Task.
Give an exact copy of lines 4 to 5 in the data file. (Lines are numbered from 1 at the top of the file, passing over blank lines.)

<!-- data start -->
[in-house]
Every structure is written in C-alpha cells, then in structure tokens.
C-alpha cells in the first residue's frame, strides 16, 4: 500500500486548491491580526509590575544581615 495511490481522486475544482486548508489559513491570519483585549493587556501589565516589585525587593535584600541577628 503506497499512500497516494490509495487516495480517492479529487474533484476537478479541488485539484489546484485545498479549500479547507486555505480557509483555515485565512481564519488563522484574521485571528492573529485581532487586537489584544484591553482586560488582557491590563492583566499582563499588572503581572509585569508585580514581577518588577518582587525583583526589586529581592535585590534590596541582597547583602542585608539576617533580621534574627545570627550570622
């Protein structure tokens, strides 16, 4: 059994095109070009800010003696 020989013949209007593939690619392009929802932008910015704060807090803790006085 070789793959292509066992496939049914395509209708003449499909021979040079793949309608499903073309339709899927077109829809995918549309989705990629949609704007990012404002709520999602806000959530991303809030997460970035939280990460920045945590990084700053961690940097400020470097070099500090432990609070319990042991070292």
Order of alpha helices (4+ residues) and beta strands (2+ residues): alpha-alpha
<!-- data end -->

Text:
């Protein structure tokens, strides 16, 4: 059994095109070009800010003696 020989013949209007593939690619392009929802932008910015704060807090803790006085 070789793959292509066992496939049914395509209708003449499909021979040079793949309608499903073309339709899927077109829809995918549309989705990629949609704007990012404002709520999602806000959530991303809030997460970035939280990460920045945590990084700053961690940097400020470097070099500090432990609070319990042991070292």
Order of alpha helices (4+ residues) and beta strands (2+ residues): alpha-alpha